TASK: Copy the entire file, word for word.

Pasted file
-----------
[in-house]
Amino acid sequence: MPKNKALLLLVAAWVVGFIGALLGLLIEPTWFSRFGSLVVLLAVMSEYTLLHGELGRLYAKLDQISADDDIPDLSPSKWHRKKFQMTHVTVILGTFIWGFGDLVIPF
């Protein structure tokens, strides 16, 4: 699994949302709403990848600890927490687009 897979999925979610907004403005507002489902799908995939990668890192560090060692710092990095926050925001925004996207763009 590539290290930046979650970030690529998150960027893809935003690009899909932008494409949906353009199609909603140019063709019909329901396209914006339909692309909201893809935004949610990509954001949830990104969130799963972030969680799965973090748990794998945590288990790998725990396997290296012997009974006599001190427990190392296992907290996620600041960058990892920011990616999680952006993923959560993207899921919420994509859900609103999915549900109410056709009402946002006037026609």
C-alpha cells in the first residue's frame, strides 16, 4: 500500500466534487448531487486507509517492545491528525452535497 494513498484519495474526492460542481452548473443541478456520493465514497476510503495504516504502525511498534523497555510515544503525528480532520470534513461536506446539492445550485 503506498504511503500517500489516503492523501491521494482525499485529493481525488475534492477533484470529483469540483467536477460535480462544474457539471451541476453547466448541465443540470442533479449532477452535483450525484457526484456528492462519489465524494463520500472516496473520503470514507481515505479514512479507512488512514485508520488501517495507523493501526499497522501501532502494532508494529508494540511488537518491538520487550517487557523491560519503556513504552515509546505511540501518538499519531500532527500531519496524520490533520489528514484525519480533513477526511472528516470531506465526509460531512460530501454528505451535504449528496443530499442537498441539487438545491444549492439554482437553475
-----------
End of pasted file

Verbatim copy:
[in-house]
Amino acid sequence: MPKNKALLLLVAAWVVGFIGALLGLLIEPTWFSRFGSLVVLLAVMSEYTLLHGELGRLYAKLDQISADDDIPDLSPSKWHRKKFQMTHVTVILGTFIWGFGDLVIPF
């Protein structure tokens, strides 16, 4: 699994949302709403990848600890927490687009 897979999925979610907004403005507002489902799908995939990668890192560090060692710092990095926050925001925004996207763009 590539290290930046979650970030690529998150960027893809935003690009899909932008494409949906353009199609909603140019063709019909329901396209914006339909692309909201893809935004949610990509954001949830990104969130799963972030969680799965973090748990794998945590288990790998725990396997290296012997009974006599001190427990190392296992907290996620600041960058990892920011990616999680952006993923959560993207899921919420994509859900609103999915549900109410056709009402946002006037026609």
C-alpha cells in the first residue's frame, strides 16, 4: 500500500466534487448531487486507509517492545491528525452535497 494513498484519495474526492460542481452548473443541478456520493465514497476510503495504516504502525511498534523497555510515544503525528480532520470534513461536506446539492445550485 503506498504511503500517500489516503492523501491521494482525499485529493481525488475534492477533484470529483469540483467536477460535480462544474457539471451541476453547466448541465443540470442533479449532477452535483450525484457526484456528492462519489465524494463520500472516496473520503470514507481515505479514512479507512488512514485508520488501517495507523493501526499497522501501532502494532508494529508494540511488537518491538520487550517487557523491560519503556513504552515509546505511540501518538499519531500532527500531519496524520490533520489528514484525519480533513477526511472528516470531506465526509460531512460530501454528505451535504449528496443530499442537498441539487438545491444549492439554482437553475